Senator Coke a specimen of Texas
coal just discovered in that State;
Senator Voorhees contributes a branch
from the tall sycamore of the Wabash,
Senator Riddleberger soma lemona
and sugar and Senator Payne a barrel
of oil. Senator EdmundB Is expected
to give an opinion and Senator Logan
a war whoop. Senator Manderson a
Congressional directory and Senator
Miller a keg of oleomargarine dul
Baroa Ton llamnaldt.
In hia travela and eiplorationa In
South America, became deeply inter
ested in the wonderful properties of
the Coca plant. Consumption and
asthma, he saya, are unknown among
the natives who use it, and it is fur
thermore conducive to longevity. The
Coca forms one of the ingredient ol
tbe Liebig Co. 'a celebrated Coca Beef
Tonic. "It is conducive to health and
longevity. Its nae is very bene-
nciai. examples ol longevity are
numerous among the Indians, who
from boyhood up have used it Cases
are not unfreqaent of Indiana attain
ing tne great age ol iMi years," says
Prof. J. J. Van Tahudi Travels in
Peru). Invaluable in dyspepsia, liver
compiaini, cancer; debility, bilious
ness. Anil-Hani Proclamation Foattd.
Dciilix, December 19. The Oa-
utttt'i proilatnttion in reference to the
anti-ient campaign has bran posted
throughout tbe city of l)ublin. and
paroi-la of the Be.nio have been sect to
tiie Provinces for distribution.
MEMPHIS (DAILY APPEAL TUESDAY,
NEITHER FQUSD 6U1LTT.
. i j b
LORD AHD LADT CAMPBELL THE
Of MallcloDj Goaslp-ttea. Botler Is
Greatly to Blame for Ills Ua
Londok, December 20. Sir Charles
Russell concluded bis argument for
Ltdy Colin Campbell in ber di
vorce suit against ber bueband today.
The Judge proceeded at once to
sum up the case for tbe fury. He
said Lord Colin Campbell denied his
wife's charge of infidolity, which de-
E ended chiefly on the testimony of
ady Miles. Whatever might be said
gainst Lady Milee by the defence, it
must be admitted that she was unt.l
lately Lor J Col n'a friend ; that she
had done all in her power to discour
age the bringing of tbe action against
him, and that she only took Lady
Ooliu's part when she became con
vinced that UDjust charges were to be
brought against that lady. The tes
timony given by the doctors that
Mary Wateou was tirgo intaeta did not
negative the tetsimony given by I-ady
Miies that shesaw Lord Colin and (he
girl in such a position as to warrant
the belief that the pair were guilty.
8usi4oion, however, tbe Judge said,
was Insufficient. If adultery was not
proven as a fact, the jury were
bound to find that Lord Colin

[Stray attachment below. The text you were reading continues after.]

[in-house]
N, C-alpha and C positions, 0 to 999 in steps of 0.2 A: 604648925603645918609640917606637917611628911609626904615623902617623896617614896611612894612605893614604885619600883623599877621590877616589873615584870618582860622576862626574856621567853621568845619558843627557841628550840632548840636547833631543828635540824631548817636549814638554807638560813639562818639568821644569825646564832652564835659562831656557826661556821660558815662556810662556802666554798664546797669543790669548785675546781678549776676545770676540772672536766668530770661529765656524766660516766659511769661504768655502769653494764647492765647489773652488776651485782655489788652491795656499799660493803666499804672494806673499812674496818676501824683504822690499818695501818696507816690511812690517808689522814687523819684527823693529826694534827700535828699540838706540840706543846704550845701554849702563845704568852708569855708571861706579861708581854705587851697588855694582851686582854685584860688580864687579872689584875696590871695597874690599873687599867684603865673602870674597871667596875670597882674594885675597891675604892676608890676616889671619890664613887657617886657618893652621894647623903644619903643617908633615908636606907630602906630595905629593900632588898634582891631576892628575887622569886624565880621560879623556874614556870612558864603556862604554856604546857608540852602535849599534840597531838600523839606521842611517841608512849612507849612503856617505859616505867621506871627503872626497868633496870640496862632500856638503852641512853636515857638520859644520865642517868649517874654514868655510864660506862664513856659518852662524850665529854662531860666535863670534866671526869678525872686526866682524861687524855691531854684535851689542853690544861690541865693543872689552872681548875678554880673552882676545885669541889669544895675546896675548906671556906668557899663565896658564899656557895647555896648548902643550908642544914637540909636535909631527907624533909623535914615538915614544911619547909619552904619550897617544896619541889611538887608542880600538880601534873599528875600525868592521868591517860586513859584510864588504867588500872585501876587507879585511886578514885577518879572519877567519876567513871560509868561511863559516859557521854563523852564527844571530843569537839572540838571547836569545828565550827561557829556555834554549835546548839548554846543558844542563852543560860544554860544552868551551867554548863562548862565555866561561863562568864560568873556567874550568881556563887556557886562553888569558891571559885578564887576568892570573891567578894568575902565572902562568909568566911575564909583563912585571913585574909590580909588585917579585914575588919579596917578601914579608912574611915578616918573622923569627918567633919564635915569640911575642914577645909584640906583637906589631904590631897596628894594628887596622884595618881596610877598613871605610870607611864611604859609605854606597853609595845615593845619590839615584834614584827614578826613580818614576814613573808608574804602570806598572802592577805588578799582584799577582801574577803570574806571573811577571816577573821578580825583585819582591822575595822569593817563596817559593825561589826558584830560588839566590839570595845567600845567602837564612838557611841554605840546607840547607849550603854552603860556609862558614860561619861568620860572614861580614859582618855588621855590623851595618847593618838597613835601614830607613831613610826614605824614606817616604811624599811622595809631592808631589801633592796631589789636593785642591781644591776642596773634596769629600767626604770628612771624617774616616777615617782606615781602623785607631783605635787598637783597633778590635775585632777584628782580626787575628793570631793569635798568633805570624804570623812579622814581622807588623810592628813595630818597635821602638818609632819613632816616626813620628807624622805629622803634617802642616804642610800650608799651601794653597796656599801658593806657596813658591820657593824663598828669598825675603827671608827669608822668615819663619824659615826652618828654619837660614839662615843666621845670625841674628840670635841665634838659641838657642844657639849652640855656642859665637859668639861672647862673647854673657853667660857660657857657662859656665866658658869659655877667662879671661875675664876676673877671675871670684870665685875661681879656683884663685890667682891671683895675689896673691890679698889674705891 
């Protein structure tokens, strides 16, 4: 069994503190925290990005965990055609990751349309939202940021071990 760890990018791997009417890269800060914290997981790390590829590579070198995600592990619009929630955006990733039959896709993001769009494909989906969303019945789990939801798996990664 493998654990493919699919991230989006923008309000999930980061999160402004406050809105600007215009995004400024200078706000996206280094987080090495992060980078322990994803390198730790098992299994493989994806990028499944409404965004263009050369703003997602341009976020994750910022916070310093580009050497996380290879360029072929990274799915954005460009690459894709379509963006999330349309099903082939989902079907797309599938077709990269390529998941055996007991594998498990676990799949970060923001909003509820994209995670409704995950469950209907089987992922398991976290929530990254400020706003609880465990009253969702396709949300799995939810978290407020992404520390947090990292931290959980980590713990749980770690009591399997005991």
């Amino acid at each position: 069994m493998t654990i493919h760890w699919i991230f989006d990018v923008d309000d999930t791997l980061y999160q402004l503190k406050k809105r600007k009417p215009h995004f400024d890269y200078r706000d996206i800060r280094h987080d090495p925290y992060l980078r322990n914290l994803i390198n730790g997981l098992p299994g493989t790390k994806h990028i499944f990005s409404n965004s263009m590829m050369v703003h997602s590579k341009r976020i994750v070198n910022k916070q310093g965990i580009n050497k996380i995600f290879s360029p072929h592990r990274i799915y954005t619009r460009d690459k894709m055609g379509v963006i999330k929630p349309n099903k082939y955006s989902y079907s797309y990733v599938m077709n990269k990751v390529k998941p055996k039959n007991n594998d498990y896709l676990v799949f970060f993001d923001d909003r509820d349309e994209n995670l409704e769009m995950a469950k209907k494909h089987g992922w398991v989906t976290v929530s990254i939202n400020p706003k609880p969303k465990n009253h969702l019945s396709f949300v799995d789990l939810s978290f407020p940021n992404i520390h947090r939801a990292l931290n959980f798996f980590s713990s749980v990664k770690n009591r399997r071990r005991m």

was innocent. At tke last trial, in
which Lady Colin secured a decree of
separation, it was shewn that Lord
Colin had given plaintiff a disease in
such a manner as to amoant to tbe
cruelty which she alleged aa the basis
of her petition for separation. In tbe
B resent case the evidence against Lady
olin depended on what tbe family
servants said. Thia should be received
with suspicions. In regard to the
Pafl)t incident, tbe Judgesaid that
there were ao many Important ex
amples of mistaken identity that the
jury would be compelled to carefully
consider whether aoificient evidence
bad been adduced to reliably establish
the statement oh at the lady who was
therewith the Duke of Marlborough
was Lady Colin Campbell. If Nep
tune Blood's testimony was true, that
he saw Ldy Colin on that day at
home then the Putflaet story was de
moliahed. Referring to the allegations con
cerning Lady Oolin'a conduct at Laigh
Court, the Judge said they all depend
ed again on stories told by a 'rvants,
and principally on those told by Rose
Baer. Her own fellows describe her
as a chatterer, and she had coutradict
ed herself, and other witnesses had
contradicted her on important points.
She at first swore that the Duke of
Marlborough and LaJy Colin occupied
the same apartments for an entire
week at Ligb Court, and aftnrwardij
sho Ratified that the Duke of Marl
borough was at Leigh Court only two
nights. The Judge declared he be
lieved Rose Baer bad invented the
s'ory about Lady Colin and tbe Duke
of Marlborough sitting together like
lovers on a bench in tha
Paddington ' Station. Lori Oolin'a
conduct towards his wife while
sbe was in Paris, on the occa
sion when he telegraphed the Paris
police te arrest her and lodge ber in
the prostitute prison, Juetice Butts
cbaracterlaad as outrageous, remark
ing that ha never had knewn of any
thing more dishonest than Lord
Oolin'a allegation t the Paris officials
that bis wife was living in open adul
ery with one of the corespondents,
and should be arrested and treated as
a common woman of the town. Tbe
story told by the man servant O'Neill
that he once saw throngh the key
hole of tbe door of the dining room at
Cadogan Place Chief Shaw and Lady
Colin in criminal Intercourse the
Judgesaid he could not regard with
The jury must consider whether
O'Neill's letter to Lsdy Colin, after
hia discharge by her, seeking re em
ployment was not an attemptat black
mail, and then the jury abould fur
ther consider the question whether
Chief Shaw's statement in denial as
the statement of a distinguished pub
lic servant wa not worth as much, if
not more, than the statement of such
a peraon a O'Neill.
lien, nm tor, tne uourt tnongnt.
should have come into court and
giveu testimony as to his innocence,
but so long as be chosi to remain
away, there was no power in England
tj compel him to come. It would,
however, tbe Judge eaid.be impos
sible to exaggerate the nvanness ex
hibited by uen. nutter, li tie was in
nocent, in remaining away from
conrt, because in so doing ho deserted
Lady Colin. But tbe Judge told the
jury they must not take Geo. Butler's
absence as evidence of guilt on either
his or Oolin'a part.
Replying to a question of a jury
man, tbe Judge said that G-m. Bu'ler
waa beyond the Jurisdiction of tha
court, and that a subpoena could not
compel him to attend and testify, be
came, being made a coneapondent